Zac, himself, seemed to be a bit different this time around. As always, his vocals and instrumental focus was as good as anyone in the business, but he seemed a lot happier and interacted with the crowd a lot more. He jumped into the crowd during the entire “Keep Me In Mind”, running around slapping everyone five. Further, he was down on his knees thanking the crowd during “Colder Weather”. It was great to see him so happy and interactive.
Zac Brown Band
ABC Nashville- Live in Concert
(Featuring Charles Esten, Clare Bowen, Sam Palladio,
Chris Carmack, Jonathan Jackson, Will Chase, & Chaley Rose)
Best Buy Theater, New York City
May 6, 2014
ABC’s hit television show, Nashville, which has its season 2 finale this Wednesday, brought a talented group of its actors to the Best Buy Theater in the heart of Times Square, New York City this past Tuesday. What followed was a truly unique display of musicianship complete with collaborations, solo’s, songs from the series, as well as some original songs penned by the actors/artists themselves. Any fan of the show “Nashville” who missed out on this Tour really missed out as it was remarkable to see how each and every one of the cast was genuinely talented.
The night kicked off with Chris Carmack, who plays Will Lexington, singing “What If I Was Willing”. Carmack was the first surprise of the night as his live voice was much stronger than I had expected it to. His performances that night included some original material as well as songs that Will had performed on the show. He was equally handy with an acoustic guitar as he was with an electric. His character is one of the most haunted on the show, yet Carmack was all smiles throughout the night as he seemed to enjoy himself most on the live stage.
Palladio also sang a few songs which he personally had written. “Wake Me Up in Nashville” was a true story in which he recounts a story his grandfather had told him. Further, he was asked to come out and sing or play the drums for pretty much each of his other castmates. ZAG (Zooey, Avery & Gunnar on the show) even reunited for a thrilling rendition of “I Ain’t Leaving Without Your Love”. From the music side, Palladio’s brillance shined the brightest and most often on the NYC stage.
Charles Esten, better known as Deacon, seemed to get the biggest response from the crowd as the first time he appeared the applause was defeaning. Esten performed several songs that night, both solo and with his castmates. “This Town” along with Clare Bowen was so dark and stirring that it gave me goosebumps. Further, he added some original material and was part of the rousing threesome with Chris Carmack and Will Chase on “It’s On Tonight”.
Jonathan Jackson, who plays Avery on the TV show, showcased his versatilty as he performed songs both rock and roll as well as country, while playing both the piano and guitar. He was also part of multiple collaborations, but his songs “Morning of the Rain” and “One Night Shining” were his strongest. He was asked by many of his castmates to come out and play guitar behind them as he showcased a strong musical foundation all night long.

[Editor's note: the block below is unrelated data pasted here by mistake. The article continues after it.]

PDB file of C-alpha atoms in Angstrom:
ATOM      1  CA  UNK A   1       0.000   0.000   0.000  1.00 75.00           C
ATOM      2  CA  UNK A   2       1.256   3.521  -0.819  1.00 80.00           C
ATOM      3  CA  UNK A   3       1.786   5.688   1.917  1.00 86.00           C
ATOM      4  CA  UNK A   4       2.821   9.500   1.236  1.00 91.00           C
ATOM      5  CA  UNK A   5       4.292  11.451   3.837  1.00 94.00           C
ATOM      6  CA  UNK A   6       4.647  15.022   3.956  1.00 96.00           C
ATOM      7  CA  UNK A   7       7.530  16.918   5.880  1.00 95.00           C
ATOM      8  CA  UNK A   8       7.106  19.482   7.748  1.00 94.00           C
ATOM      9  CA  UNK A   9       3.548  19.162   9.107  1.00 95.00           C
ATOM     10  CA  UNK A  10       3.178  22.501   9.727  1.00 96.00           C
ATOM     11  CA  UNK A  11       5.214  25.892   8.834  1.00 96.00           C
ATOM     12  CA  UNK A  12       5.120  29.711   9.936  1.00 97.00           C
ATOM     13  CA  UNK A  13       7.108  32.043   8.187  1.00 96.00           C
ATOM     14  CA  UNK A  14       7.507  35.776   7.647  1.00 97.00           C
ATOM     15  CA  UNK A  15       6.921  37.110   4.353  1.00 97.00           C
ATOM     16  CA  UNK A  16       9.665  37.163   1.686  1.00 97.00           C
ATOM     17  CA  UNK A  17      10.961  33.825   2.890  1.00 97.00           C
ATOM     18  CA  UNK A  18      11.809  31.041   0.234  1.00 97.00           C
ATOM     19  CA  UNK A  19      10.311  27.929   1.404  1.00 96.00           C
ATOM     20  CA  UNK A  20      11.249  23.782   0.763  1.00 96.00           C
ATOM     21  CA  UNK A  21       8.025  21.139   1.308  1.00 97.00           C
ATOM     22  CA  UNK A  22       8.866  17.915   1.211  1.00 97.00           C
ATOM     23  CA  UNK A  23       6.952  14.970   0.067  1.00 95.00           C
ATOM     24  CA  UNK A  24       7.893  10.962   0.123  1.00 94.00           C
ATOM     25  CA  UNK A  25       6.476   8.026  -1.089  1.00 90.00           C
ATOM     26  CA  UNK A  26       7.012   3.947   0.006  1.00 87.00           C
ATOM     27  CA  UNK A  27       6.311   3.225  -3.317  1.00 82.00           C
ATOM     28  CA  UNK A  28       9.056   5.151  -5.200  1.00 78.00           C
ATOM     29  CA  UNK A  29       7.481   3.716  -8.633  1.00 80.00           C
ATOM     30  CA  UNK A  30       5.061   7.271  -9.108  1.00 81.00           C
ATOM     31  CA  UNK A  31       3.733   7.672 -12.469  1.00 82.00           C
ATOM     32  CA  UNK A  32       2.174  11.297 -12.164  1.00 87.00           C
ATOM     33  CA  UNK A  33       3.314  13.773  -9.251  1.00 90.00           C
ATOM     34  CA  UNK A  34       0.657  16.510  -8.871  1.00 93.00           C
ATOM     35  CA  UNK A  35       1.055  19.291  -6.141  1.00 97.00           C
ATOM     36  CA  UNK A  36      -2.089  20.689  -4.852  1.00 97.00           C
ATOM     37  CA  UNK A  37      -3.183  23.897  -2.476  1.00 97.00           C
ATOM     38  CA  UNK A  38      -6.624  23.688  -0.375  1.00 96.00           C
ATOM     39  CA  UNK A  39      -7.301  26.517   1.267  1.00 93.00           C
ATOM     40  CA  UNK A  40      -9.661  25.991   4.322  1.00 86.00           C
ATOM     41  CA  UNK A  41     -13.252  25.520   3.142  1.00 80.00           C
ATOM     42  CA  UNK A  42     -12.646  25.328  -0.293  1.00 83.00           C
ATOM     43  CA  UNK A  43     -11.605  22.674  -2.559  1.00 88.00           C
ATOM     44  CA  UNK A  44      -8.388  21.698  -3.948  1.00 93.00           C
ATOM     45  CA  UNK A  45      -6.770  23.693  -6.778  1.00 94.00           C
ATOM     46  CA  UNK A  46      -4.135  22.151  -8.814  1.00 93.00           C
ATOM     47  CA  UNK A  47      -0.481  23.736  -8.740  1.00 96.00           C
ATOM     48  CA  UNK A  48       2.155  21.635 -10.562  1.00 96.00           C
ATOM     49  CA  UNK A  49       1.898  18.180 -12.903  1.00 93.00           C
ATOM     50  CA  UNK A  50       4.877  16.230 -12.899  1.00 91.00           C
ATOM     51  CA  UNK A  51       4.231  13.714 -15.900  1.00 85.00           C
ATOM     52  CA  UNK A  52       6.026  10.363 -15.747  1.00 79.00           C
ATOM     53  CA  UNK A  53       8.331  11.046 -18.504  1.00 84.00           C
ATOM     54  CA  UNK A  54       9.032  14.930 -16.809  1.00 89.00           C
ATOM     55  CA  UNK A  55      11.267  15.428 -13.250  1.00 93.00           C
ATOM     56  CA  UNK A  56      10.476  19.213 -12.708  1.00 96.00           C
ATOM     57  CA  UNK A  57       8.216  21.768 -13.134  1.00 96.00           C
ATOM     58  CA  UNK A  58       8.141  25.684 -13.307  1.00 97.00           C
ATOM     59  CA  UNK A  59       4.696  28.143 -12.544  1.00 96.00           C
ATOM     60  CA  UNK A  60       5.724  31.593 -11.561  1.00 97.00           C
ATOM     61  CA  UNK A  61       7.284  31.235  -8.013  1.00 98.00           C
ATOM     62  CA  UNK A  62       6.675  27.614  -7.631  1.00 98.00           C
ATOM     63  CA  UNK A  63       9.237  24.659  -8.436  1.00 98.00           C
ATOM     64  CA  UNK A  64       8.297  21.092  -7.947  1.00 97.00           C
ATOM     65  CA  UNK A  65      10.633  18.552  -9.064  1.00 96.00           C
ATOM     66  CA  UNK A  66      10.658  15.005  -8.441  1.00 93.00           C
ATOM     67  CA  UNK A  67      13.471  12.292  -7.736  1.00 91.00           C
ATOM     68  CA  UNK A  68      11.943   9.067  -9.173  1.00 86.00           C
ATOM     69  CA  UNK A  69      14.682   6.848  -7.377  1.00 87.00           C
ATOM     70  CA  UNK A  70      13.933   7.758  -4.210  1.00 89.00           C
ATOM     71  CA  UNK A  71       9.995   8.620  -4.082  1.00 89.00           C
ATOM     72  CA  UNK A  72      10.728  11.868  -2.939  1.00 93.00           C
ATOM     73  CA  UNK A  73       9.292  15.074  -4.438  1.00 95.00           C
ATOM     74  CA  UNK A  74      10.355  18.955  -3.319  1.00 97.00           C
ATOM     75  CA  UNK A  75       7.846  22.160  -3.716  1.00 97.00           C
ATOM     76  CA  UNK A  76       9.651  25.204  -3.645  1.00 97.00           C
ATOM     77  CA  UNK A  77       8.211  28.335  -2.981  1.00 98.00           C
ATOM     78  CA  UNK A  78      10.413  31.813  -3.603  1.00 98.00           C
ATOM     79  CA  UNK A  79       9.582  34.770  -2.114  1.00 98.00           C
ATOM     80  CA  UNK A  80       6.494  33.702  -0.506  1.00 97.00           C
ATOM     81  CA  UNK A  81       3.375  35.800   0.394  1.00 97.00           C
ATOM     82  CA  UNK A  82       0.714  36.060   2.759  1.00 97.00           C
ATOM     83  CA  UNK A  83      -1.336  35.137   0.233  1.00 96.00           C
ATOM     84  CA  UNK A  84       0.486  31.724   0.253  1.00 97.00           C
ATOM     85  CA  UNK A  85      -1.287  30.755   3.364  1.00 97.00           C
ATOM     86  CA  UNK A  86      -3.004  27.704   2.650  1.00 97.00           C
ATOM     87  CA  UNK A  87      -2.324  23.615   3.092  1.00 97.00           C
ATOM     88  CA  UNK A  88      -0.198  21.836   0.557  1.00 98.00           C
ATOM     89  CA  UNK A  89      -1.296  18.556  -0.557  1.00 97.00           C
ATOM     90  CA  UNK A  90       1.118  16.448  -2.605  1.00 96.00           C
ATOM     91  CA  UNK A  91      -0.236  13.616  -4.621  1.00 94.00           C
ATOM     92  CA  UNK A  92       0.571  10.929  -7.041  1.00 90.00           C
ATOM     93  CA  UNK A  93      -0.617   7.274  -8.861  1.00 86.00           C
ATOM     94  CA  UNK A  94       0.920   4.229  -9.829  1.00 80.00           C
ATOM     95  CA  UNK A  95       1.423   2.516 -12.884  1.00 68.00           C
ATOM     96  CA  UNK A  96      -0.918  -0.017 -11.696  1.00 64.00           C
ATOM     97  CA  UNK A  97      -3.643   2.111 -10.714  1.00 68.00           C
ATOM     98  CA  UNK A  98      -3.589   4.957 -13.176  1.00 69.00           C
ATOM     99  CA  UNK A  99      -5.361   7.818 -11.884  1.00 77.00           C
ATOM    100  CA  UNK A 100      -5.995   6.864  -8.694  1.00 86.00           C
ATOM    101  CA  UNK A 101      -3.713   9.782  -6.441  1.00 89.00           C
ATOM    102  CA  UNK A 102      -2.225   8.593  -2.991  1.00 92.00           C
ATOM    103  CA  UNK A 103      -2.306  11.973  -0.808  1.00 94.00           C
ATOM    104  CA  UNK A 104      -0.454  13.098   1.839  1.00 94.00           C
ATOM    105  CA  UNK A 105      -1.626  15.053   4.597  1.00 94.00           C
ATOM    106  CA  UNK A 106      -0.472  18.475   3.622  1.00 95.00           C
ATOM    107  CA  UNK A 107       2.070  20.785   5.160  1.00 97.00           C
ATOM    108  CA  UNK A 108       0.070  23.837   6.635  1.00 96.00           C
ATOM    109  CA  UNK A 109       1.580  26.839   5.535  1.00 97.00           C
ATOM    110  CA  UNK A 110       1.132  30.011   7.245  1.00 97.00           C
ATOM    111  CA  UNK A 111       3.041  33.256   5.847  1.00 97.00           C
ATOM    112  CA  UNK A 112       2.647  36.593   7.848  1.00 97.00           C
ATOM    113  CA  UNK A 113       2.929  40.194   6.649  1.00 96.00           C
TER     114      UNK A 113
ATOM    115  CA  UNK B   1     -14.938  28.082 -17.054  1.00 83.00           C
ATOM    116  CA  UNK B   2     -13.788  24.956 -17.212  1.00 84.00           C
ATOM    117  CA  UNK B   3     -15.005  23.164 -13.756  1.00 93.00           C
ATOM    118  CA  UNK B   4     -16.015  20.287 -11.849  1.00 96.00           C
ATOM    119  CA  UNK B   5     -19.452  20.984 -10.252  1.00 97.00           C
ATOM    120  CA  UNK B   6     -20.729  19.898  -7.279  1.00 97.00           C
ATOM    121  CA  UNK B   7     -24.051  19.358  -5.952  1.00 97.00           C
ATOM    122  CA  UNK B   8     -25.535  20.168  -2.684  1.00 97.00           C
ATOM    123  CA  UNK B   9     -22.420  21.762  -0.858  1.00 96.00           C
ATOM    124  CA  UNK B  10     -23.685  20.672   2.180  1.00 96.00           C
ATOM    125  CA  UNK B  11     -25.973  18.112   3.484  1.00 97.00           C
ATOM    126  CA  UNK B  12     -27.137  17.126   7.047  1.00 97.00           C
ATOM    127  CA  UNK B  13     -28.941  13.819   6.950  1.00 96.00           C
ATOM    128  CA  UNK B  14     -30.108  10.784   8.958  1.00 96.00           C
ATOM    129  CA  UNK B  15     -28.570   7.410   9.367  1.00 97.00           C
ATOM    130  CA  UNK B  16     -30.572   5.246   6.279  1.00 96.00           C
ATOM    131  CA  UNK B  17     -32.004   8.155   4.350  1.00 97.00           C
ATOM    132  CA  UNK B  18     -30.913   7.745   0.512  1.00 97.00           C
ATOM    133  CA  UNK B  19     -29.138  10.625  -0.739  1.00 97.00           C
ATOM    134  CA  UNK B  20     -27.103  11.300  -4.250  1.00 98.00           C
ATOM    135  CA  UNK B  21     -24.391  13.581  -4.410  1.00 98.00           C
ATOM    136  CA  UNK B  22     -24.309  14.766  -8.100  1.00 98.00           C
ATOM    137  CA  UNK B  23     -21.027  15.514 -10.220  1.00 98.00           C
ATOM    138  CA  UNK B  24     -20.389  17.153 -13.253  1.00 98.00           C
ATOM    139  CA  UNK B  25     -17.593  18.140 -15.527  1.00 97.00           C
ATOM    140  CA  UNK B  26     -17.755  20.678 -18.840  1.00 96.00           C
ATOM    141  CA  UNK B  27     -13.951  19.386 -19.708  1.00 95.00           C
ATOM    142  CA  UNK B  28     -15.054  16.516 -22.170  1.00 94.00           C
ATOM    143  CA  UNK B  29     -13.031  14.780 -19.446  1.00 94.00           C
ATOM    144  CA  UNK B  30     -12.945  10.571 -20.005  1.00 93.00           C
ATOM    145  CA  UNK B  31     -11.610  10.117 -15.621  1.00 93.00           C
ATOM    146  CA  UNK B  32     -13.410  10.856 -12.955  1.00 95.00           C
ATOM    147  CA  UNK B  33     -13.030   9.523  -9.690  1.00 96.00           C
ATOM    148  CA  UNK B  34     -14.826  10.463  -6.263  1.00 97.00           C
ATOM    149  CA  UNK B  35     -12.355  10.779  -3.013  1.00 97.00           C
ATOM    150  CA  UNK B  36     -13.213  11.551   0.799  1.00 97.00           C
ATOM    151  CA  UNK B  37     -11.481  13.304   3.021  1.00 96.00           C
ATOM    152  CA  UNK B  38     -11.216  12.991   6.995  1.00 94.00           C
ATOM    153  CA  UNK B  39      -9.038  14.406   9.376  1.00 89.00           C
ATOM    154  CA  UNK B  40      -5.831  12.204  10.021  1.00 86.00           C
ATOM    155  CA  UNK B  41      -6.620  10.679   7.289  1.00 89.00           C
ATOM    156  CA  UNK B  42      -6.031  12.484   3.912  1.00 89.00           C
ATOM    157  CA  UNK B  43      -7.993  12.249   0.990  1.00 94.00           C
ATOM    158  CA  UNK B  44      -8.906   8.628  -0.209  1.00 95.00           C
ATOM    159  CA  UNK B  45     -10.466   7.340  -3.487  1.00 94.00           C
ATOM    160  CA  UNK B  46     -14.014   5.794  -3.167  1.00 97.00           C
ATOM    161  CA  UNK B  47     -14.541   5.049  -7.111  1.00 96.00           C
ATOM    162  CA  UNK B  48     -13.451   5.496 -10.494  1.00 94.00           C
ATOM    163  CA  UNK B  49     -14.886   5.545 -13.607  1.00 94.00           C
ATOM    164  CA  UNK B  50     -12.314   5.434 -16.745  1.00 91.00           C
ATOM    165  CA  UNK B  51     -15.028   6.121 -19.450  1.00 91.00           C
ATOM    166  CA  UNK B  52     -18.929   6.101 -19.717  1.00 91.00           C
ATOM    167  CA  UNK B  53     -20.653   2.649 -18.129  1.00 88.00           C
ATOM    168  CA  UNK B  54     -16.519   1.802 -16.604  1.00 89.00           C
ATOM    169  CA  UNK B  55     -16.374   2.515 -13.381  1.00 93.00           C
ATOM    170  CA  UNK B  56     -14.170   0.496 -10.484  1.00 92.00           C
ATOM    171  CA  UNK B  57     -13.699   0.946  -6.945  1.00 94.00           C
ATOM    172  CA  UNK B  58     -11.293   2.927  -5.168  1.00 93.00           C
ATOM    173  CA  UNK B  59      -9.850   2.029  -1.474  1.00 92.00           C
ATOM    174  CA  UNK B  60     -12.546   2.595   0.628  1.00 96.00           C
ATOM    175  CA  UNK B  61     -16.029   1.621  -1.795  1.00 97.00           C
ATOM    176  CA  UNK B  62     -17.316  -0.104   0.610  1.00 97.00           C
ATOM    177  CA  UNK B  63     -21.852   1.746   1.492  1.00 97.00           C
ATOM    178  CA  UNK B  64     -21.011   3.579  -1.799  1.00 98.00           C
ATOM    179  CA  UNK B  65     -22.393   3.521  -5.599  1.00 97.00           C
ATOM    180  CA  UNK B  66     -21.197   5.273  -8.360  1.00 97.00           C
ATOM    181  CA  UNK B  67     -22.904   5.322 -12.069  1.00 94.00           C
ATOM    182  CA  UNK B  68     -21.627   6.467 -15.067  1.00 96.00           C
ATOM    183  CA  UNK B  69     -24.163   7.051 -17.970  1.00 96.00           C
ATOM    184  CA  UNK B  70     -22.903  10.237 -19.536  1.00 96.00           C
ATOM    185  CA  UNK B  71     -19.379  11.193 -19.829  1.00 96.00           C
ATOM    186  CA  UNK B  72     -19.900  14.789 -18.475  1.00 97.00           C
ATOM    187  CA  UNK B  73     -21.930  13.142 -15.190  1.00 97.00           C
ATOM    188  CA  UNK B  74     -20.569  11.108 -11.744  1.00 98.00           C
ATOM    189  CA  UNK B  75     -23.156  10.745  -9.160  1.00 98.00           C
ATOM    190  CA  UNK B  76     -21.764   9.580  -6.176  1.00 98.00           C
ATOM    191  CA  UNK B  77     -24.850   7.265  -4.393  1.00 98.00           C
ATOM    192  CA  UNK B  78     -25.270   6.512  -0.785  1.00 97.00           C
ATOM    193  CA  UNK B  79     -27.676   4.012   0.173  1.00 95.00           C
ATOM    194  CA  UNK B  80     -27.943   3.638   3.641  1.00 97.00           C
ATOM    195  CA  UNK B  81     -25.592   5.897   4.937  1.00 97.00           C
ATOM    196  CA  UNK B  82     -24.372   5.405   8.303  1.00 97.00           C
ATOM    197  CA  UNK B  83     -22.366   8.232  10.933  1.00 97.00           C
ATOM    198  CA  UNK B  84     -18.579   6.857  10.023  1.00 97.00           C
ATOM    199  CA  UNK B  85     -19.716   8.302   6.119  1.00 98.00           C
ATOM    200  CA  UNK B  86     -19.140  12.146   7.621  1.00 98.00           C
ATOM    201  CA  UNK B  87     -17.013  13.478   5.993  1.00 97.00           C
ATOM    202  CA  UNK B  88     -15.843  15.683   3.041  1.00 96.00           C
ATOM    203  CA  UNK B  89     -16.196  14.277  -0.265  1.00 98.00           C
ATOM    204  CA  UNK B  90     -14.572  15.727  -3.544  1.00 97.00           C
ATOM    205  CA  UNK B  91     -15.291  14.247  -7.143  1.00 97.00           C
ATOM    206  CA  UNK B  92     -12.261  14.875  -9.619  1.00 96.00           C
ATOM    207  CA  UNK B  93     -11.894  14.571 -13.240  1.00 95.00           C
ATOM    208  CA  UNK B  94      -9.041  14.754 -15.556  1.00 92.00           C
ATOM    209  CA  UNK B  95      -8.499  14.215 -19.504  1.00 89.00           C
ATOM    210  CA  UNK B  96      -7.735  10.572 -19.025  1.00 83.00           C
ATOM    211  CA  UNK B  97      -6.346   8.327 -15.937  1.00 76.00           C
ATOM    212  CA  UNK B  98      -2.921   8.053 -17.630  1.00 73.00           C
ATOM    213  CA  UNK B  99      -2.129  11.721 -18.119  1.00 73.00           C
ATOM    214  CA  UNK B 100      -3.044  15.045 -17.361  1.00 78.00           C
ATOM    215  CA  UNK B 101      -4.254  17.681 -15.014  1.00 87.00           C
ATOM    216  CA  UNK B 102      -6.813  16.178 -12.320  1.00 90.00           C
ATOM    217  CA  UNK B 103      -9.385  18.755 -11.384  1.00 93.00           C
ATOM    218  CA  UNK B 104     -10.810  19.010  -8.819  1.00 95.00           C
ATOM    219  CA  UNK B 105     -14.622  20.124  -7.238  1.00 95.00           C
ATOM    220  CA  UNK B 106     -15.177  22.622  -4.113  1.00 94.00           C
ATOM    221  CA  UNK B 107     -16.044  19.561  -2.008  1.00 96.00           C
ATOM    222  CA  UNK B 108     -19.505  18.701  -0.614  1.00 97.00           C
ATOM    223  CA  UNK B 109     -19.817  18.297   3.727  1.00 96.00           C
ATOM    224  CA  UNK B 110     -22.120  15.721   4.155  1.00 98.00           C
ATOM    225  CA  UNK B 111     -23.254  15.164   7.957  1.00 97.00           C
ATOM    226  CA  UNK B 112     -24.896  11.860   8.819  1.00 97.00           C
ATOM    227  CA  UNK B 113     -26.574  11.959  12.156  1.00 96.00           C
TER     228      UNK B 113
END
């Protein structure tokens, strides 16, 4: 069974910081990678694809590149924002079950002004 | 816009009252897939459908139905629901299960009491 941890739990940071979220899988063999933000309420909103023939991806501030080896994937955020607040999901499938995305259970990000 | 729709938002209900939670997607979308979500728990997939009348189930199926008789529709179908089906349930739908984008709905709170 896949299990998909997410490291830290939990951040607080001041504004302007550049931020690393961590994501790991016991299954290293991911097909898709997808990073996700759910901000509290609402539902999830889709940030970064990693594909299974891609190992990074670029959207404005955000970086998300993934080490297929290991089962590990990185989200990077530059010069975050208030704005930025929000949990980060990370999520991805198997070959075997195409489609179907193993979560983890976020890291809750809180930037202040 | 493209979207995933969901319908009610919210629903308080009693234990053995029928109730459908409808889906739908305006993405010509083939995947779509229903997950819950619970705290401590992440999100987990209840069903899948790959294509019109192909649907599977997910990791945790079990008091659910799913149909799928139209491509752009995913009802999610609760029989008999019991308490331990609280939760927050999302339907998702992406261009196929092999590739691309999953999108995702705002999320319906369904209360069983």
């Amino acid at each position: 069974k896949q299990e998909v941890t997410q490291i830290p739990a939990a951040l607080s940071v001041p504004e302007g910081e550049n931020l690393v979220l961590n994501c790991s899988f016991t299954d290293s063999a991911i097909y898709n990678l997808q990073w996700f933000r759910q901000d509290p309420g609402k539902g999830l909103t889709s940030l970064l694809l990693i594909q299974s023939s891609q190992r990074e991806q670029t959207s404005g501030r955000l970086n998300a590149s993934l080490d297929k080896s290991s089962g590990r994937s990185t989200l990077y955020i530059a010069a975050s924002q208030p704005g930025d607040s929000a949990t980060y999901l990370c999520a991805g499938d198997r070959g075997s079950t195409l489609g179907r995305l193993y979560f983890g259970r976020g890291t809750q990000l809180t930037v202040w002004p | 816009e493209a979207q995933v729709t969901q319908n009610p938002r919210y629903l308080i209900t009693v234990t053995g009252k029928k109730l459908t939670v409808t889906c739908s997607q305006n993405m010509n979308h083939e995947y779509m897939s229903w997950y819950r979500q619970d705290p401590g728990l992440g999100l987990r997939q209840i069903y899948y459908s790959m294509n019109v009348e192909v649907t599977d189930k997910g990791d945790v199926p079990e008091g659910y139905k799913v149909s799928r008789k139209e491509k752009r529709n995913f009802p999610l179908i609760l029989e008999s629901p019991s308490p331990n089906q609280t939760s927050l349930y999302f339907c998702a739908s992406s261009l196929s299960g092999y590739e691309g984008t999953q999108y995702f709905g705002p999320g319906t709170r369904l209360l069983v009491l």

Clare Bowen added some female star power to the otherwise male dominated cast that night and with good measure. She was mostly very bubbly and full smiles on stage as she really seemed to enjoy herself. She even shaked her body around in some ways that Scarlett would never on the show, but no one seemed to mind at all. Her rendition of the dark “Black Roses” brought about a standing ovation as he vocals were both passionate and powerful. As stated, her performances with Palladio were hauntingly phenomenal. She stated she is actually writing her own songs for an upcoming album which got a huge applause from the crowd.
It was also a treat to have Chaley Rose show up as she was not listed as one of the cast set to perform that night. She looked absolutely stunning in a white dress and her vocals alongside Palladio, Jackson, and Esten on several songs really added some terrific harmonies. She has been a great addition to the show and was a great surprise for the live concert.
All in all the show was one of a kind. I’ve been to several hundred concerts in my life and this really had a different feel. We got to know the artist behind the actor on a beloved television series and none of them dissapointed. When they all got together on stage for the encore, Esten thanked all the fans and said how much they loved doing the show (and hoped to do more in future seasons). The final song was “A Life That’s Good” which became a beautiful sing-a-long for all the cast as well as the sold out NYC crowd.
Clay v. Levi
Clay Cook & Levi Lowrey
Joe’s Pub, New York City
April 7, 2014
The night after music fans had to sit through an ACM Awards show full of hick-hop, auto-tune, lip syncing, and jumbled pop music disguised as country music, I was able to purify my ears by witnessing ninety minutes of brilliant musicianship at Joe’s Pub in New York City. Clay Cook, most known for being a current band member of the Zac Brown Band, and Levi Lowrey, a singer-songwriter who is a BMI Award Winner and CMA Nominee, brought the second round of their Clay v. Levi Tour to the intimate venue nestled in the Bowery District of Manhattan. What followed was an impressive set full of original material as well as cover song selections as the two musicians traded vocals and backed each intrumentally.